On a sunset cruise in San Francisco Bay a few years ago, I looked out over the edge of the boat and saw the Golden Gate Bridge gracefully slung across the water. I mentioned to a few friends that I thought bridges were the only human-made objects that actually improved the beauty of nature. Someone who had earlier heard me describe my work as a dialogue facilitator said, “That’s because you are a bridge-builder!” This was the first time I connected my work of reaching across cultural barriers with my love of bridges.
Growing up on Rockaway Pennisula, a bridge crossing was necessary to go anywhere. It took me from my insular community to the urban neighborhoods of Brooklyn. A bridge connects two pieces of land that are otherwise doomed to perpetual separation. Much of my life’s work has consisted of creating opportunities for connection – between Jews and Palestinians, blacks and whites, Armenians and Azerbaijanis, victims of sexual abuse and recovering perpetrators. The purpose of this work is to build understanding so former enemies can become partners for change.
Building a connection with someone from another community is risky on many levels. It involves an internal commitment to challenge deeply held societal norms. It demands a willingness to be seen as an “outsider” within one’s own community. The messages that keep us apart from each other are profound – that in crossing over we betray our own community and expose ourselves to physical or emotional harm. Sometimes these messages contain an element of truth, and we must assess the level of safety.
Far more complex is the risk of becoming an outsider within one’s own community, taking unpopular positions under the scrutiny of extended family and friends. I remember giving a speech in 1983 at a Sunday brunch in a Conservative synagogue in Queens. I talked about the need for the establishment of a Palestinian state alongside and at peace with Israel. After the talk, a congregant rose to lead the birkat hamazon (grace after the meal). Before beginning, he offered a prayer of his own, “We want to thank God that the members of our congregation don’t agree with the views of this speaker!” His statement put me outside his community, and he wanted that to be clear to God as well. I thought about that breakfast years later, after the signing of the Oslo Accords, when I participated in a public dialogue with a Palestinian woman at a Maryland synagogue. As we entered the room we saw that each table was decorated in the colors of either the Israeli or the Palestinian flag. After so many years of rejection, this simple act of acceptance moved us both.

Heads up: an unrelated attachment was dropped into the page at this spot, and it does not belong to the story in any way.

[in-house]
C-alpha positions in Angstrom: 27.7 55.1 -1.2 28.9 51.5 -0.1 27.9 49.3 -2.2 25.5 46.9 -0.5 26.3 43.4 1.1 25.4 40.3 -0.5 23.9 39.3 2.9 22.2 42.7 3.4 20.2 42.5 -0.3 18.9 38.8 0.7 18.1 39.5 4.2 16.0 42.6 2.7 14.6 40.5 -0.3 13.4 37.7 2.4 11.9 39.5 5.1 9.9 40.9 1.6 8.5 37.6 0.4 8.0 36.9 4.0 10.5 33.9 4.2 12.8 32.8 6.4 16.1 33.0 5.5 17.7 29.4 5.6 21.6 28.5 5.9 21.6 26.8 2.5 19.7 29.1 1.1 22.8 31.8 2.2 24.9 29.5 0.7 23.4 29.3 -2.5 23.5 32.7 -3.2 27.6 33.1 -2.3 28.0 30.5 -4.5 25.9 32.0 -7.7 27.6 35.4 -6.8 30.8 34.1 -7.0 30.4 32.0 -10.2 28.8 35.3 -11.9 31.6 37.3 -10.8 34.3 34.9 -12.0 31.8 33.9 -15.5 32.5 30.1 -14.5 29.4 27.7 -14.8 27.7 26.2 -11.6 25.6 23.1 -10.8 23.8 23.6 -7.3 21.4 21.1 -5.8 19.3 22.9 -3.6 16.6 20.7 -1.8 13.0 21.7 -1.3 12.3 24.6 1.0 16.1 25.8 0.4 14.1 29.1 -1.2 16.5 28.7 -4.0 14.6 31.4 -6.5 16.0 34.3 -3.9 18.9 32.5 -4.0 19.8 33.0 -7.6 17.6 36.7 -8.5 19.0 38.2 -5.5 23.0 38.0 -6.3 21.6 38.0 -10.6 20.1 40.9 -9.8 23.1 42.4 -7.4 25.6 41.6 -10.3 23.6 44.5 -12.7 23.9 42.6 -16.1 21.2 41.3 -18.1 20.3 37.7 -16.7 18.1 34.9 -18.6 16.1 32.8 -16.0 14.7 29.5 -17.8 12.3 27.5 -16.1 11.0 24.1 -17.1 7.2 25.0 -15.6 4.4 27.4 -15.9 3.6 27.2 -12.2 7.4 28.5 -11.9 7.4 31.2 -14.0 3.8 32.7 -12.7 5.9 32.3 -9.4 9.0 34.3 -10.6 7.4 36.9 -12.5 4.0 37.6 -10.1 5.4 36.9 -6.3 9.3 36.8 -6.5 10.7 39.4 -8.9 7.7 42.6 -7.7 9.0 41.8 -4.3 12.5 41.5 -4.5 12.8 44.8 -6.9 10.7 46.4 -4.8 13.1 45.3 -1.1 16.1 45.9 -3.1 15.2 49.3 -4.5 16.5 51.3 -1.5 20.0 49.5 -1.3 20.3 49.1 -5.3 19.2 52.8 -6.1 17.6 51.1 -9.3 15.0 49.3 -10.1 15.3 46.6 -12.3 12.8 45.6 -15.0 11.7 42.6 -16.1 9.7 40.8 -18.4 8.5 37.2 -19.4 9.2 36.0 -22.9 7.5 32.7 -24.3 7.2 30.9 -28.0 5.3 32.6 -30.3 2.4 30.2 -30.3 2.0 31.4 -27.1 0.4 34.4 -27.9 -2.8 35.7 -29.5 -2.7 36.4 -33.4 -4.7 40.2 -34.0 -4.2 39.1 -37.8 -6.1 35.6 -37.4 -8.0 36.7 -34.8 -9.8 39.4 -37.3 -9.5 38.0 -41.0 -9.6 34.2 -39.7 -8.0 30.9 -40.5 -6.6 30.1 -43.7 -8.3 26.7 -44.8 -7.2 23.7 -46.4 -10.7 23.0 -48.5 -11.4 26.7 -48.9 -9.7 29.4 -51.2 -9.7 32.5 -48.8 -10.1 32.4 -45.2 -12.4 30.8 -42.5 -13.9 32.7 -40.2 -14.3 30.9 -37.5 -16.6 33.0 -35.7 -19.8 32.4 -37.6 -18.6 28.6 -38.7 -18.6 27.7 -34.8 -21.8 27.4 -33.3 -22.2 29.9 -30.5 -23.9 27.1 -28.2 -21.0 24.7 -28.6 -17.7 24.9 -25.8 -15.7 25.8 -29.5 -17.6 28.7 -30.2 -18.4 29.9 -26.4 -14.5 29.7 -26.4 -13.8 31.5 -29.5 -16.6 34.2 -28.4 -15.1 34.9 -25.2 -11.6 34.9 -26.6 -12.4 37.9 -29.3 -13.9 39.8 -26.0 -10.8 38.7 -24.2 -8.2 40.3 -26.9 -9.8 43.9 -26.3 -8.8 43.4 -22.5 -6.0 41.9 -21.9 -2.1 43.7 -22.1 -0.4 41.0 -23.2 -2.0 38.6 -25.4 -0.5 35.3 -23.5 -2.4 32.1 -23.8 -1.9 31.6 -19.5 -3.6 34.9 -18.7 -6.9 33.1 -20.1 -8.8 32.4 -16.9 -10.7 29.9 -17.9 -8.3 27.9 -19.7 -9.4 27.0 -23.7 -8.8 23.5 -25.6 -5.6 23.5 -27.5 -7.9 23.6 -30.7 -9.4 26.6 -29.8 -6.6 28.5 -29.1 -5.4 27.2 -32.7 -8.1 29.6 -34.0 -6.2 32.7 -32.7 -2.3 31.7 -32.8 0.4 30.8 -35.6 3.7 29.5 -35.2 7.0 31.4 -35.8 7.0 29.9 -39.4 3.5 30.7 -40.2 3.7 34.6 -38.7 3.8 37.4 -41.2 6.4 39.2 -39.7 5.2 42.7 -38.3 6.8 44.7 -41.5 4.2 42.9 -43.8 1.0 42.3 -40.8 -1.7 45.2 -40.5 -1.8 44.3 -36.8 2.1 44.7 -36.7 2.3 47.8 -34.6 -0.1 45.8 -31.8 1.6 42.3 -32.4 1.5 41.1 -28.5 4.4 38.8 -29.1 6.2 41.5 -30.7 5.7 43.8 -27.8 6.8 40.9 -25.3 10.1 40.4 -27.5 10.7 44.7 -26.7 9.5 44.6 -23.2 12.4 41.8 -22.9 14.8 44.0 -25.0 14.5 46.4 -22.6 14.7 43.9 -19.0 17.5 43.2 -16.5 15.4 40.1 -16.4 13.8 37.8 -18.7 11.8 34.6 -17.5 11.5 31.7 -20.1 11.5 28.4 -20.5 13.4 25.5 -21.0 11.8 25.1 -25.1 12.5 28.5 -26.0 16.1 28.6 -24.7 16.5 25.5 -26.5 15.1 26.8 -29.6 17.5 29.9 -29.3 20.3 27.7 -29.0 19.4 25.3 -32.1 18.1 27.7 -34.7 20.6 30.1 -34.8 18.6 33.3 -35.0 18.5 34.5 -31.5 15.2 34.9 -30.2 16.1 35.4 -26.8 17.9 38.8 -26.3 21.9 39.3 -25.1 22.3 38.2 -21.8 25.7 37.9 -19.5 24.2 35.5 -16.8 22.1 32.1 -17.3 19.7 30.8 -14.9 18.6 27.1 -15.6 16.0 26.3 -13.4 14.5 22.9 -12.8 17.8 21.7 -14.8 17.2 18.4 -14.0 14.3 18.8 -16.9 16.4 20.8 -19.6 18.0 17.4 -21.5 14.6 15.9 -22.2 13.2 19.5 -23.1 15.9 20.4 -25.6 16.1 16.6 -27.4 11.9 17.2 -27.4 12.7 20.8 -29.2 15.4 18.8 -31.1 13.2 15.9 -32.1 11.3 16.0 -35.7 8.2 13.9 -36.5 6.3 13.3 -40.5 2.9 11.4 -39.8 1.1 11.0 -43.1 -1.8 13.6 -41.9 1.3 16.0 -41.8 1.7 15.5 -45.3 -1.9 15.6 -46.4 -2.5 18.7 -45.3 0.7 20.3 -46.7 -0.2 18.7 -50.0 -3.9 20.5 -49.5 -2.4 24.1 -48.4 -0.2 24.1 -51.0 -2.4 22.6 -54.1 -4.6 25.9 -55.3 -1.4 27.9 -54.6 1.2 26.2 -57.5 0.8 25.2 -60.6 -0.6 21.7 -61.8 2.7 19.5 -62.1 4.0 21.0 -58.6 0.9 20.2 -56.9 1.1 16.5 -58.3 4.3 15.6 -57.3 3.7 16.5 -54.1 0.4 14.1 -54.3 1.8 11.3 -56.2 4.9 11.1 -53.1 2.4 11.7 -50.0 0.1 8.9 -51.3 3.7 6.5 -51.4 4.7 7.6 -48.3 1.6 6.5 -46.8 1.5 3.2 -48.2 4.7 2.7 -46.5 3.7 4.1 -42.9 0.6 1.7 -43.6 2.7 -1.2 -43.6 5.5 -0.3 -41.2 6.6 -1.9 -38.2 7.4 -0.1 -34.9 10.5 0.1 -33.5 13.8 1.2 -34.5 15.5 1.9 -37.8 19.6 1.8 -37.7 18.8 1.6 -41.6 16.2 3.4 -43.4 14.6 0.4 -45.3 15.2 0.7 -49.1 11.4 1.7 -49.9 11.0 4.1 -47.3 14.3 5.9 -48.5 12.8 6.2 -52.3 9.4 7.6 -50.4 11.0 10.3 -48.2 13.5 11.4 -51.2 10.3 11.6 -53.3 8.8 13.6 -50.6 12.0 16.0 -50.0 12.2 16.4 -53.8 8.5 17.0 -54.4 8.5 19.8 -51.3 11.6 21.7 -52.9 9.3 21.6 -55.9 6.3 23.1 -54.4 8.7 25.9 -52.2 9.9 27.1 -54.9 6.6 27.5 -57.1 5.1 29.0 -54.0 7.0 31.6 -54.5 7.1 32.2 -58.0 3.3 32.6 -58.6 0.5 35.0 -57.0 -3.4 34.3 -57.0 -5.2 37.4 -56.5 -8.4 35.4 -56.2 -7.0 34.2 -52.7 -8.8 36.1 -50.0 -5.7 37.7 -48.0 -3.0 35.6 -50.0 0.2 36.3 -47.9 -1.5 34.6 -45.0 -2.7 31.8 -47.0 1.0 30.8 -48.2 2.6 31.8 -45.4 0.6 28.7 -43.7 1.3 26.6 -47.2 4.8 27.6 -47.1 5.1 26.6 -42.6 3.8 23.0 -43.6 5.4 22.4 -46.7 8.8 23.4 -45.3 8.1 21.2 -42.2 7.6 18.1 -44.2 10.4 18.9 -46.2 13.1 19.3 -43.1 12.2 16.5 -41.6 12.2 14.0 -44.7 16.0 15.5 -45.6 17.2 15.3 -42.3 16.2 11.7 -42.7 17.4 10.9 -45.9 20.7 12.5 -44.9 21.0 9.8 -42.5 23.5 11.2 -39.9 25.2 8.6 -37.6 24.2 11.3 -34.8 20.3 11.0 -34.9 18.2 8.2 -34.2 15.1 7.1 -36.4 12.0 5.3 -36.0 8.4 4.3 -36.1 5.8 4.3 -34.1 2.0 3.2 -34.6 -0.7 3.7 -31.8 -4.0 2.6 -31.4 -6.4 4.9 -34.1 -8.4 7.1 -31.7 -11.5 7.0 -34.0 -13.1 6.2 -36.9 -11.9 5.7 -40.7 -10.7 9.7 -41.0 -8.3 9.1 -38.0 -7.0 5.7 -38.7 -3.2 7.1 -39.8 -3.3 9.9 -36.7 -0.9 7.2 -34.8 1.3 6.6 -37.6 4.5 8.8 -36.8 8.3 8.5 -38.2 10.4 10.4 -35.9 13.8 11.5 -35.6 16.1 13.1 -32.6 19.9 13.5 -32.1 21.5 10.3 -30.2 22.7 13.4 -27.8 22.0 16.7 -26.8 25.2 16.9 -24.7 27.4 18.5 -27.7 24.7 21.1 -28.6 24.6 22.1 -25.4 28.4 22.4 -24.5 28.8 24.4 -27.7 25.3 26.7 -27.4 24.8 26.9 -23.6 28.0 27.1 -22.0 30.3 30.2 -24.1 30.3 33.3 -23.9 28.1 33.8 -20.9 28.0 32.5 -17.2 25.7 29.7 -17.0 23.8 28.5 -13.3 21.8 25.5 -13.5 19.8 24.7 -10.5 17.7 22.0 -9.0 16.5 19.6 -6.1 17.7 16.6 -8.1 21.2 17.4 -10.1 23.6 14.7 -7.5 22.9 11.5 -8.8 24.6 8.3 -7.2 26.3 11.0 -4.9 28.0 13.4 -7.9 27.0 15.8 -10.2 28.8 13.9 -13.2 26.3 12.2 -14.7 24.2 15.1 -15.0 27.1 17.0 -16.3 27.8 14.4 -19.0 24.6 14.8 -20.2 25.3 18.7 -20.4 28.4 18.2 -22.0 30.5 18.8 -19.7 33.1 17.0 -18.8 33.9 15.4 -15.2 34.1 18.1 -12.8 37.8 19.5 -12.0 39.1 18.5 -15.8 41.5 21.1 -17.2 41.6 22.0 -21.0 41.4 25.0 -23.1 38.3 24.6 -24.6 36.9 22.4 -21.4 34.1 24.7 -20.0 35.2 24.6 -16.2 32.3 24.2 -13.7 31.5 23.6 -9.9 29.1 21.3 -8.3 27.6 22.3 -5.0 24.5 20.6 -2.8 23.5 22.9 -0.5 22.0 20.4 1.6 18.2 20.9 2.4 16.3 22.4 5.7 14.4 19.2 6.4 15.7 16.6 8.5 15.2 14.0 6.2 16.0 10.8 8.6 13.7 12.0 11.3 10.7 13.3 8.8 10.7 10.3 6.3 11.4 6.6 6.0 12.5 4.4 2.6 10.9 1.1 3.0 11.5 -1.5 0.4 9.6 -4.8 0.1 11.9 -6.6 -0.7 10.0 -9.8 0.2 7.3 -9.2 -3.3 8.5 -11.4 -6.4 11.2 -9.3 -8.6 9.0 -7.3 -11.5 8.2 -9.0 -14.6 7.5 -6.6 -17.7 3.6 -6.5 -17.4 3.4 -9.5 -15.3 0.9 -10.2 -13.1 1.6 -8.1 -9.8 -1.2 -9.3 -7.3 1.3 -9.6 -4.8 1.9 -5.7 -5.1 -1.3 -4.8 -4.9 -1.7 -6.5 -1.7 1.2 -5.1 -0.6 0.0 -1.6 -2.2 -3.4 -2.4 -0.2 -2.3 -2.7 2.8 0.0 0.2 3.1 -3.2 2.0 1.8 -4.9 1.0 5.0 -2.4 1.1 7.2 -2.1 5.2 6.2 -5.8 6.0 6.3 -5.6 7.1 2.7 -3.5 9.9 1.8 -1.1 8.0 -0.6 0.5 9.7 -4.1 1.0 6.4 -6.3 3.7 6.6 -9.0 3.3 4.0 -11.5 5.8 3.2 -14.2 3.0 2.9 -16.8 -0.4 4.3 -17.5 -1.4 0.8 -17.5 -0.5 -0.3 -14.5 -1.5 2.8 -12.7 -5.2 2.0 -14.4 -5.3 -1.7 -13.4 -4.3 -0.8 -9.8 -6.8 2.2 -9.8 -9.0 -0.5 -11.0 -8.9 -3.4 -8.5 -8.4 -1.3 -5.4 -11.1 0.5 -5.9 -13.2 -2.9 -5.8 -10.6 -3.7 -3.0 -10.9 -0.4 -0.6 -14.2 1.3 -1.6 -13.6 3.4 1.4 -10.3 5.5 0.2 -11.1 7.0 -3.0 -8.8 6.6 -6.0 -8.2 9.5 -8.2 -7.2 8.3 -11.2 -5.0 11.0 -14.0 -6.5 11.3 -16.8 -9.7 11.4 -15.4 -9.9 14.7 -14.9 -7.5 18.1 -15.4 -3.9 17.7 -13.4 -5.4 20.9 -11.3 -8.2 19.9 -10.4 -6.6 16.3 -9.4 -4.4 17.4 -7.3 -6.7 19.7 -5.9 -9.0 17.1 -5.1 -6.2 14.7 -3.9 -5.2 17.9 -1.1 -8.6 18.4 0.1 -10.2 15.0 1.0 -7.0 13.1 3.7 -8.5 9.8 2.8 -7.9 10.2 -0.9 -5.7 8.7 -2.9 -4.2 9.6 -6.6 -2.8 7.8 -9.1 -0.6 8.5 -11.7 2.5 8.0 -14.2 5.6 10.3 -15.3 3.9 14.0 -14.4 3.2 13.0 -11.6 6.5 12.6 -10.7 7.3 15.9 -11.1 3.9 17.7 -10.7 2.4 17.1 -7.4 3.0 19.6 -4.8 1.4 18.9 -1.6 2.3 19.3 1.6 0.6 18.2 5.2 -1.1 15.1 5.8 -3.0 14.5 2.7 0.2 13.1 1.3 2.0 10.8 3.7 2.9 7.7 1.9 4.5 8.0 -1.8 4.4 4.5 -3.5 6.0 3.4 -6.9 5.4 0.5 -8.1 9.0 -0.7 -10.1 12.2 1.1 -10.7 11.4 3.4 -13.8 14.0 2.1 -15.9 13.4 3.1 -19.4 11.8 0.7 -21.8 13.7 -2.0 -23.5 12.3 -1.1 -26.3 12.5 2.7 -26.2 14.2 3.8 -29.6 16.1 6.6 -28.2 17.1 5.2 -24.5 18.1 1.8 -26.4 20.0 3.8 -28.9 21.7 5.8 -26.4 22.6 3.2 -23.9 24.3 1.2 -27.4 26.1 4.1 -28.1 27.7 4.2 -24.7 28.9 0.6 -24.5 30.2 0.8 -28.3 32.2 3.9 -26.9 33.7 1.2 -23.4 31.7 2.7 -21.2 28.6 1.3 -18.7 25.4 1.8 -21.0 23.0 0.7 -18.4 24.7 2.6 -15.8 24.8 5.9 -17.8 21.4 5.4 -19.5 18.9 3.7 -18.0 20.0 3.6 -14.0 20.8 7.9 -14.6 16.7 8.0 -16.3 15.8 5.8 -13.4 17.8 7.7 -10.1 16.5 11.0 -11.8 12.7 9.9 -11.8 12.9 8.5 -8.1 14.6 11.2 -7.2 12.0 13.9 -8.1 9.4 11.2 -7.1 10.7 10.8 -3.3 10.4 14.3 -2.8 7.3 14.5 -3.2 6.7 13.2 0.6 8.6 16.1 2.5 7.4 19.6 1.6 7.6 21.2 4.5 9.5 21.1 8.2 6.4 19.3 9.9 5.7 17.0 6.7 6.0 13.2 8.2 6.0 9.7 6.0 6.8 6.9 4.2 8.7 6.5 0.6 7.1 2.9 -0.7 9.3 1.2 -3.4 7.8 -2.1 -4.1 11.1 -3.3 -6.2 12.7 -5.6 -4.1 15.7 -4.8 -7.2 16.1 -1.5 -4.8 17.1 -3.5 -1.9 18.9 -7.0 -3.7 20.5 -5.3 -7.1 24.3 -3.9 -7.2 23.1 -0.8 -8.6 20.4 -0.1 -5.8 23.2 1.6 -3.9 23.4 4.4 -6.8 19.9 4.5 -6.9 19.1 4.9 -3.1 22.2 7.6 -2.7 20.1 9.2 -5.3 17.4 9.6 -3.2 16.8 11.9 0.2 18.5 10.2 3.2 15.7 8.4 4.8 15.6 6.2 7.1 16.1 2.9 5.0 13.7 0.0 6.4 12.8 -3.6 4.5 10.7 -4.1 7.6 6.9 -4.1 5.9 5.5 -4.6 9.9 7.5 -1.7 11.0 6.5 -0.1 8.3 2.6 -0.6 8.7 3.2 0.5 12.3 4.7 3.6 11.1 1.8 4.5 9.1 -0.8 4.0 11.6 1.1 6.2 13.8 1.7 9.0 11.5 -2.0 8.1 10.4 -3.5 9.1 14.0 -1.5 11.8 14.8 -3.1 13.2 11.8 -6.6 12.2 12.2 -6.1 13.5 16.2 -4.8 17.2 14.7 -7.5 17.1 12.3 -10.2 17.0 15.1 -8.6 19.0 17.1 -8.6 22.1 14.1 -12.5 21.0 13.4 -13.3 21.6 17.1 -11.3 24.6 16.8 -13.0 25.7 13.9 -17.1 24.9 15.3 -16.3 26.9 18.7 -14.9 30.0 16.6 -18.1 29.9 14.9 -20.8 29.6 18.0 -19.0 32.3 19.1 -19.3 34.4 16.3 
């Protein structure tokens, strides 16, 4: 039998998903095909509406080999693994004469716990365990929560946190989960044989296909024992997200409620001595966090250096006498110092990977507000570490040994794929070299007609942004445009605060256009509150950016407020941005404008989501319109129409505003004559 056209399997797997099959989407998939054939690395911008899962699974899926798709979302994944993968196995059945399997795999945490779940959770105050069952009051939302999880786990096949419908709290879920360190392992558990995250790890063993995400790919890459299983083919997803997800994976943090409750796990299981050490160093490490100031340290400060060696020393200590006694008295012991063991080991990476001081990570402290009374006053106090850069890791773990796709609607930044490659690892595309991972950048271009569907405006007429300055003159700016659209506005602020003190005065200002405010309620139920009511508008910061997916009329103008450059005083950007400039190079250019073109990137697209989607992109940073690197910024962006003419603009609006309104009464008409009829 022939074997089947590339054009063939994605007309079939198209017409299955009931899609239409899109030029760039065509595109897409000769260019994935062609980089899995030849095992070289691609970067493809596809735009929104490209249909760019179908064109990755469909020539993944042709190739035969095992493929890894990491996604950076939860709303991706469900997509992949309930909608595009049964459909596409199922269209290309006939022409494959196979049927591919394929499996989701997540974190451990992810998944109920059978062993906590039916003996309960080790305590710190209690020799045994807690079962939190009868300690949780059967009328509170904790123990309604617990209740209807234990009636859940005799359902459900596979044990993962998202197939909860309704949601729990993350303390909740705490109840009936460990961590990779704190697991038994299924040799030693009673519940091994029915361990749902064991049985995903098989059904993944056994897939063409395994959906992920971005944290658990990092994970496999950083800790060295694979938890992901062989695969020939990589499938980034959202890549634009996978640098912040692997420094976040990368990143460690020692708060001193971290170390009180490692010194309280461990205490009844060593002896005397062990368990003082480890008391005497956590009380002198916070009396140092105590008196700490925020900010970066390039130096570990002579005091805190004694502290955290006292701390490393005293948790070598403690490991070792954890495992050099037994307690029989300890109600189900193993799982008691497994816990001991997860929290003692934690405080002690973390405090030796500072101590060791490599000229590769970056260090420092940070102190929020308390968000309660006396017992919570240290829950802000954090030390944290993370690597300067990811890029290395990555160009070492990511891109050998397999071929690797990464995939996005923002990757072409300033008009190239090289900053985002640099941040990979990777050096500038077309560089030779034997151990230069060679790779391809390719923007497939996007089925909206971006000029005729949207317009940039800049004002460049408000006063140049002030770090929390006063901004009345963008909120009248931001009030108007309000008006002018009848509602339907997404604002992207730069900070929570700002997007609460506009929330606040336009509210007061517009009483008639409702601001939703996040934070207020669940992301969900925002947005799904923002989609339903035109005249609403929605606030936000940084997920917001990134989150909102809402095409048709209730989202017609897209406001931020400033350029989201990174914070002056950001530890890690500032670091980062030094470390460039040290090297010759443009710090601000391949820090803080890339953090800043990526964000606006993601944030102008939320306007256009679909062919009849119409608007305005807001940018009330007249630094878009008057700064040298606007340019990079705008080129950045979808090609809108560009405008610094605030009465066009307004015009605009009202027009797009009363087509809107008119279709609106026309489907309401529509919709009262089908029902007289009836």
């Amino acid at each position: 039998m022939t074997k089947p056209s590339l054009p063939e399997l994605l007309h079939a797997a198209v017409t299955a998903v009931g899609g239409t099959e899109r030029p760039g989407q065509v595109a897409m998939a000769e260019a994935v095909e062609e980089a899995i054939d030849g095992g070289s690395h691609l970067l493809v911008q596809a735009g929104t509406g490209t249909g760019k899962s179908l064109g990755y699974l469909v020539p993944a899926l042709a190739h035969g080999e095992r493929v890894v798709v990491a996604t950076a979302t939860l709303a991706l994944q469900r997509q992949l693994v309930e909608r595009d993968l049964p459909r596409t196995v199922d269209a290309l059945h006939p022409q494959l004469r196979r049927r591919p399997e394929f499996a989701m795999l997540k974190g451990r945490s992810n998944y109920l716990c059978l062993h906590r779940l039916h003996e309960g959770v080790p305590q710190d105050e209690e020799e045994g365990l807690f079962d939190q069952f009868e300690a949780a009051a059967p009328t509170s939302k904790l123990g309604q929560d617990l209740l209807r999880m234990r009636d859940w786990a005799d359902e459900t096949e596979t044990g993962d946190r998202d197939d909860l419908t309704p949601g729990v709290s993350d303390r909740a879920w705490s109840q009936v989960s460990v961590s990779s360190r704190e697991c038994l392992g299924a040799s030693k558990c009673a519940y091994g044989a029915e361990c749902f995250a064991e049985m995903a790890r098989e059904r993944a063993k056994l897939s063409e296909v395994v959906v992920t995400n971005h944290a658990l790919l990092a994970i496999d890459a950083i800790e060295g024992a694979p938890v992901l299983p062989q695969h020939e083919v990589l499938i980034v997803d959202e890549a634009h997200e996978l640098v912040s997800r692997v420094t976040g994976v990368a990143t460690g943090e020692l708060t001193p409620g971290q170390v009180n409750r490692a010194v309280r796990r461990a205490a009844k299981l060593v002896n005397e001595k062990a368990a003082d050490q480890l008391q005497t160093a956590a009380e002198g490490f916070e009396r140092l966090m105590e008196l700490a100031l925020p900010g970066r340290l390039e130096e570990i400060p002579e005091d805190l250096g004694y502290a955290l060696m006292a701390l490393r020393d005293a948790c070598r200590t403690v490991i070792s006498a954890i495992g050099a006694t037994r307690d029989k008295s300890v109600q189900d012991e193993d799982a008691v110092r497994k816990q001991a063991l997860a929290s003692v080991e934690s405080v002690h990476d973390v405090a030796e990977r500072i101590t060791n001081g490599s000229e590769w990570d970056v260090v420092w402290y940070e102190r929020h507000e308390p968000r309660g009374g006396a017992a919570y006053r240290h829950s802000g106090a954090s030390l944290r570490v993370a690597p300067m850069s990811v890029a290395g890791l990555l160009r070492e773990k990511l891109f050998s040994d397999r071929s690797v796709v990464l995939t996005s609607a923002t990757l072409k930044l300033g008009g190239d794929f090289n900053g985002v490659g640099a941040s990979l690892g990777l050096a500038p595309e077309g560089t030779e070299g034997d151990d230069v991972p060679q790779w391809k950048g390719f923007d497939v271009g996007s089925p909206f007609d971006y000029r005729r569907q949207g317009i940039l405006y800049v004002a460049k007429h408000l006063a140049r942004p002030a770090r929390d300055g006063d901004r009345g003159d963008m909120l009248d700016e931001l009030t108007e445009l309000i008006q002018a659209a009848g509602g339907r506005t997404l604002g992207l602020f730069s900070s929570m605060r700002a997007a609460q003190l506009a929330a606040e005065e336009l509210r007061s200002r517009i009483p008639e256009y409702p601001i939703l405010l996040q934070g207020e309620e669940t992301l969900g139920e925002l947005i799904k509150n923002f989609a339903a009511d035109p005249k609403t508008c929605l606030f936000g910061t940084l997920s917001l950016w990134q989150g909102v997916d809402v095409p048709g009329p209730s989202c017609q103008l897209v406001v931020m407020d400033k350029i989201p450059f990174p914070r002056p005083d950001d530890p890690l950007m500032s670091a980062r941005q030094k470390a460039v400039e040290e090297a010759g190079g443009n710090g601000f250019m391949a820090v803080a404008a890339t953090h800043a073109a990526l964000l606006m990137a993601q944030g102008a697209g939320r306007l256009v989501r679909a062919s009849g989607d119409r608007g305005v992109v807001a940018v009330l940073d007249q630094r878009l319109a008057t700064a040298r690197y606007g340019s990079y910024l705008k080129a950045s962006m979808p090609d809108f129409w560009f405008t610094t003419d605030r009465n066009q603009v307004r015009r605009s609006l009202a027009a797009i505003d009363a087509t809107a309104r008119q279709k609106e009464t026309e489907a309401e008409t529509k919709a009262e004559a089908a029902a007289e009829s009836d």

Building bridges entered my most intimate, personal sanctum when we adopted two biracial children. Their dual identities as African American and Jewish is a daily reminder that boundaries are permeable. I remember being asked how it felt to be a mother when our son was adopted at birth. I responded that it was just as I expected. I always wanted to be a mother, and I always loved children. But becoming part of an interracial family was transformative and life-changing. I now see the world in ways I never would have before. I had thought I had a clear sense of who could be a member of my family (someone with white skin), and I thought I knew what Jews looked like. Our circle of friends now includes non-white Jewish children and adults.
As I think about raising our children to be proud Jews and proud African Americans, I wonder if we can help them find a home in both communities. Will we have the tools to teach them how to stand tall when faced with messages of hate? I am awed by the challenge. In Hebrew, the word awe is yirah, connoting fear, trembling, belief, and excitement. This is high-risk, great-love parenting. Maybe risk and love are entwined, like strands of a braided candle wrapped around each other, bending toward light.email print